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Whether you love them or hate them, whether you dream about them or have nightmares about them, Gorongosa has lots and lots of crocs! Lake Urema and its network of rivers and lagoons are the perfect home for Africa’s biggest, and most feared, predator – the Nile Crocodile.


No one really knows how many crocs we have in Gorongosa but it’s probably in the thousands. Some people think the biggest croc in Africa could be hanging out on the shores of Lake Urema. (If you see a six-meter croc, please take a photo for us!)

Role in the Ecosystem

Whatever you think of them, crocs play an important role in Gorongosa’s ecosystem. As the apex predator in our rivers and lakes, it plays an important “stabilizer” role. It keeps the population of predatory fish species in check. If crocs didn’t exist in Gorongosa, the number of Barbel catfish would explode and push other fish species to the brink of extinction by overeating them. The entire ecosystem would be thrown off balance and everything in the aquatic food chain would be affected. Predatory birds like pelicans and storks, for example, would have nothing to eat. The aquatic ecosystem would collapse without crocs.

Occasionally, crocs get a chance to eat other prey. When dry season comes, thirsty animals must venture close to croc-filled pools to drink. Those that are too slow or too careless don’t return. One of the amazing photos above shows a croc capturing a warthog by the Mussicadzi River during dry season in Gorongosa.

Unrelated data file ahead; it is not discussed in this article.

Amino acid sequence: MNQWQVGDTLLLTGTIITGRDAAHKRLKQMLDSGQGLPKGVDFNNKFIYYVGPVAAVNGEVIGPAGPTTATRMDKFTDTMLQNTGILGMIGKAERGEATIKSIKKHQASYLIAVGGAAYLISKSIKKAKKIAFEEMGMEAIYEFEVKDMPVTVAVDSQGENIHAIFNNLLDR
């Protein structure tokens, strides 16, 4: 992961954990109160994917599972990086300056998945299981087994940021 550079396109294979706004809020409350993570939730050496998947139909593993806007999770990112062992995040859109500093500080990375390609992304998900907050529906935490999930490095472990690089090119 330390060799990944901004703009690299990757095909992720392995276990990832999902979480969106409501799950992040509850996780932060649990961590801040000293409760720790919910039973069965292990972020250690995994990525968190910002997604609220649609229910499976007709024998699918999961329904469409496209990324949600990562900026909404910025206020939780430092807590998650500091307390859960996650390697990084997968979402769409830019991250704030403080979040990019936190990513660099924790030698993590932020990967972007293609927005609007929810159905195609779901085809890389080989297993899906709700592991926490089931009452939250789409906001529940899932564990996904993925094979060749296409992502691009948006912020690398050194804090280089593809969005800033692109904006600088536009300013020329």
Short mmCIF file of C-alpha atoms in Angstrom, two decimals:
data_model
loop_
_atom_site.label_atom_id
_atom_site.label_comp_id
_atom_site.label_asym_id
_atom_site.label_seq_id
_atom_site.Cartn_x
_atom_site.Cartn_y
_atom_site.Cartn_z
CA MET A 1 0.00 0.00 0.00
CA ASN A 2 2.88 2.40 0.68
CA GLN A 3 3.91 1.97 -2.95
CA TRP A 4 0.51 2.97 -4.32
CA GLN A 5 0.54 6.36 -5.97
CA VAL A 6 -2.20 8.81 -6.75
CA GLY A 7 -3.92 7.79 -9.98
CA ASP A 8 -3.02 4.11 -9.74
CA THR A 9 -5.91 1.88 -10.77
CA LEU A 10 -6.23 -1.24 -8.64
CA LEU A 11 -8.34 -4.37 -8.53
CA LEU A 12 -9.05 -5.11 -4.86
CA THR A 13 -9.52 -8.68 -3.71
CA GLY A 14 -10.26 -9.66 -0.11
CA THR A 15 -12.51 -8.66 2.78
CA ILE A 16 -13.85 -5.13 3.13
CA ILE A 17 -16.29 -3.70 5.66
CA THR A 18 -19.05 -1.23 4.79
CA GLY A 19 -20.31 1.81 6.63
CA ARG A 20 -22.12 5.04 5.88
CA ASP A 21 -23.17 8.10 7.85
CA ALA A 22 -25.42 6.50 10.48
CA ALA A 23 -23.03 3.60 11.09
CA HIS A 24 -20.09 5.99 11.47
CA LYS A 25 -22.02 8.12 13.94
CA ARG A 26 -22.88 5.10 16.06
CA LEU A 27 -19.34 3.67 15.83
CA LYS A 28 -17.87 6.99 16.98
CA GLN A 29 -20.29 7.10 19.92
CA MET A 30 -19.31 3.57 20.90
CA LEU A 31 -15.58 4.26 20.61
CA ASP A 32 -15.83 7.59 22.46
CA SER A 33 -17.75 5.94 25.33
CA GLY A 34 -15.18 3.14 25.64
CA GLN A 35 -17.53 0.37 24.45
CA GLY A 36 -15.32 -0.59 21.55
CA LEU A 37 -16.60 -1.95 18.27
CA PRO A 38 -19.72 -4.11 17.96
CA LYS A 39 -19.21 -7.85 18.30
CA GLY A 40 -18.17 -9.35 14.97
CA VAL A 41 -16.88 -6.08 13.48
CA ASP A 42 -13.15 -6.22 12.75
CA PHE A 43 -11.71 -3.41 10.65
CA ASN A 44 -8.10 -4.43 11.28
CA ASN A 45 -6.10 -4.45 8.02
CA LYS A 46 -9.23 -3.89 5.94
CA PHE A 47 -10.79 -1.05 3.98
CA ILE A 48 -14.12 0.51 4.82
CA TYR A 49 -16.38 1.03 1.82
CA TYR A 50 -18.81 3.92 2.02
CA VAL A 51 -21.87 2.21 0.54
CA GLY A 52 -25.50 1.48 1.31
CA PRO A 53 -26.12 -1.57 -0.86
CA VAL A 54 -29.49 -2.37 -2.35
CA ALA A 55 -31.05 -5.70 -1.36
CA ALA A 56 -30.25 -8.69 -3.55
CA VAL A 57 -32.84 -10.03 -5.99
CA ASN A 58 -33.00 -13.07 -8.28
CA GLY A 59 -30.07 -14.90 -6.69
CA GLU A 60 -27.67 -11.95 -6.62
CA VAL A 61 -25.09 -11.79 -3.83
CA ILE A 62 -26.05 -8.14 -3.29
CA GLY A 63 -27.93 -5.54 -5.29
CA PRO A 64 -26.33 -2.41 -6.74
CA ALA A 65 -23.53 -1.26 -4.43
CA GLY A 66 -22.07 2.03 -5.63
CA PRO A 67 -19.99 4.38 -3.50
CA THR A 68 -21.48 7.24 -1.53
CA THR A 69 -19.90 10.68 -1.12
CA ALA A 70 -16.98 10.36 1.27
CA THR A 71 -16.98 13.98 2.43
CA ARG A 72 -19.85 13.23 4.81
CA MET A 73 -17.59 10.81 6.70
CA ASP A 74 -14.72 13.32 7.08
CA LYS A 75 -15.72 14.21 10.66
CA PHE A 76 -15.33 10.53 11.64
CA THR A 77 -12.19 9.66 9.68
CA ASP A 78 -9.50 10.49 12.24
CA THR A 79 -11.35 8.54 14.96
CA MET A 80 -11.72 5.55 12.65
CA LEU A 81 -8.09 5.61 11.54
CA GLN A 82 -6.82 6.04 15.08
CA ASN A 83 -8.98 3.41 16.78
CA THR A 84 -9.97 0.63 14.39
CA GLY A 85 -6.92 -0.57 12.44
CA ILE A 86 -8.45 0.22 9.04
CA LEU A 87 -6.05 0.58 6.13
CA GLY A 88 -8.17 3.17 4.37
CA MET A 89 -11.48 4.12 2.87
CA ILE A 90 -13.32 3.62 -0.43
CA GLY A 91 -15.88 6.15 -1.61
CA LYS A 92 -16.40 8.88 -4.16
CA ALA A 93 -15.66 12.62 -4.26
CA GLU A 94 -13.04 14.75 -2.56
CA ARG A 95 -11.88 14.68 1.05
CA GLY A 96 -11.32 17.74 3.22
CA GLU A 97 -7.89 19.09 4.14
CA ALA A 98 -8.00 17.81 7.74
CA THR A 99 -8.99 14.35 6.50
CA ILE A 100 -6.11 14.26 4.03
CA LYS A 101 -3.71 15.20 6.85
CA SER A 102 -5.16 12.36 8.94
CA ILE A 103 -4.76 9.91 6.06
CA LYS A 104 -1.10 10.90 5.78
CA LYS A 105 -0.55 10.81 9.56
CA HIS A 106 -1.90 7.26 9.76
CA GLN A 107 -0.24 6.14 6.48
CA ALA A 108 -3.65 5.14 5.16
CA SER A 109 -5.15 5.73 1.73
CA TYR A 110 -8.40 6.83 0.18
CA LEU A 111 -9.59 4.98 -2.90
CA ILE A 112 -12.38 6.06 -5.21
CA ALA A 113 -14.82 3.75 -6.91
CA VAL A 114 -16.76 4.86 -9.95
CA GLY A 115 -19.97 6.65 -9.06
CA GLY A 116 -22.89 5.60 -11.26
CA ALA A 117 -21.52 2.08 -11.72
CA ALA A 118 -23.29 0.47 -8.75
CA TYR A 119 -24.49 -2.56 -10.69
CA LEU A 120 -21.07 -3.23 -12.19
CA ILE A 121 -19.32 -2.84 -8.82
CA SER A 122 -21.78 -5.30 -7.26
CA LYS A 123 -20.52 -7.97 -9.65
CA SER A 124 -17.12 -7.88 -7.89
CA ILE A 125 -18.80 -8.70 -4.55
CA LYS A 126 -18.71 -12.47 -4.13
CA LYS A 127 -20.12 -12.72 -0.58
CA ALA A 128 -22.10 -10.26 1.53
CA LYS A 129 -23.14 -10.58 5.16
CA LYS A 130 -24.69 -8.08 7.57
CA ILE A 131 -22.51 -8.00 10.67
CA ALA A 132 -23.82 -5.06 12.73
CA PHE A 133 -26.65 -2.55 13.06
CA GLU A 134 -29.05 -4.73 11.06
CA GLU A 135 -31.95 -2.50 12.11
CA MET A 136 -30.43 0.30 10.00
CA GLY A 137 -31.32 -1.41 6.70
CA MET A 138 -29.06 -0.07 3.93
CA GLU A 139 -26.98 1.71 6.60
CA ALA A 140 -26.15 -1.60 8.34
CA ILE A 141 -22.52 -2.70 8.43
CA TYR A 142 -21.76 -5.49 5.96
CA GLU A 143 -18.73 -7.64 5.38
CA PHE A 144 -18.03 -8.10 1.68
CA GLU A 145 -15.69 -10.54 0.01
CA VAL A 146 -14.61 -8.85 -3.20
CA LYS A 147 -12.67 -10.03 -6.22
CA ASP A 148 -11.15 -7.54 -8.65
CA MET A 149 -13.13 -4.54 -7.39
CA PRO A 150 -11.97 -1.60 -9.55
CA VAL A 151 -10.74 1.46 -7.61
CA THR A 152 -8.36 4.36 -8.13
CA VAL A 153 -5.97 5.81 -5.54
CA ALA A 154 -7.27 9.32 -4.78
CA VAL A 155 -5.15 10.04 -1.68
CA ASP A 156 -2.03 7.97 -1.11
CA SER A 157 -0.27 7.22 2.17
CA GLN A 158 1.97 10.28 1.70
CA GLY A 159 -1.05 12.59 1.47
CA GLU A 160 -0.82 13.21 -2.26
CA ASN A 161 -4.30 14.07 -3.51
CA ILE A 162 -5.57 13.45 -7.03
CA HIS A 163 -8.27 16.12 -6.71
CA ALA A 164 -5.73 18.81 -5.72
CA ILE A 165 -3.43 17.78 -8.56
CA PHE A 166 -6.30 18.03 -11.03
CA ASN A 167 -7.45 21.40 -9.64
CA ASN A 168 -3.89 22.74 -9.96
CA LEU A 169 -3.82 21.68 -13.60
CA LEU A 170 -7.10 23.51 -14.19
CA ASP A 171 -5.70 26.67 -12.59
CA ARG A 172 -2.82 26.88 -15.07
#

Migration & Hibernation

Crocodiles like to stay in the same place but when dry season comes they have no choice but to pack up and leave. At the onset of dry season, the crocs in Gorongosa can sometimes be seen leaving the rivers and walking towards Lake Urema, which never dries up. It’s a truly bizarre sight to see a croc walking across the flood plain!

Some crocs choose to sit out the dry season rather than migrate to the lake. At the Sungue River, crocs dig burrows in the soft riverbed. The mud eventually dries around them and encases them for the dry season. Occasionally, all you can see is an eye peeking out of the mud! This is a process similar to hibernation called ‘estivation’. Deep beneath the mud, they can survive for three or four months without water. When the rains finally come, they emerge for a long, refreshing shower!

Croc Family Values

The dry season is also the time for breeding. Despite their rather fearsome reputation, crocs do have a softer side! Most reptiles lay their eggs and leave them for good. Nile crocs, on the other hand, guard their nests diligently for three months and try to make sure their little hatchlings aren’t dug up and devoured by hungry monitor lizards.


The eggs develop in a nest 50cm below the warm sand. The temperature at which the eggs incubate will determine what sex the hatchlings are: below 31 degrees Celsius will produce females; temperatures above 31 to 34 degrees will produce males

After 3 months, at the start of the wet season, the hatchlings start squeaking in their eggs beneath the sand. This is the mother croc’s cue to dig up her young, gather them in her mouth, and bring them down to the river. On the Mussicadzi River, in late November or early December, if you are very stealthy, you can see big groups of hatchlings (50+) hanging around their mother for protection. There are many predators that would like to eat them. But, as long as they stay close to Big Mama, they’ll be ok!

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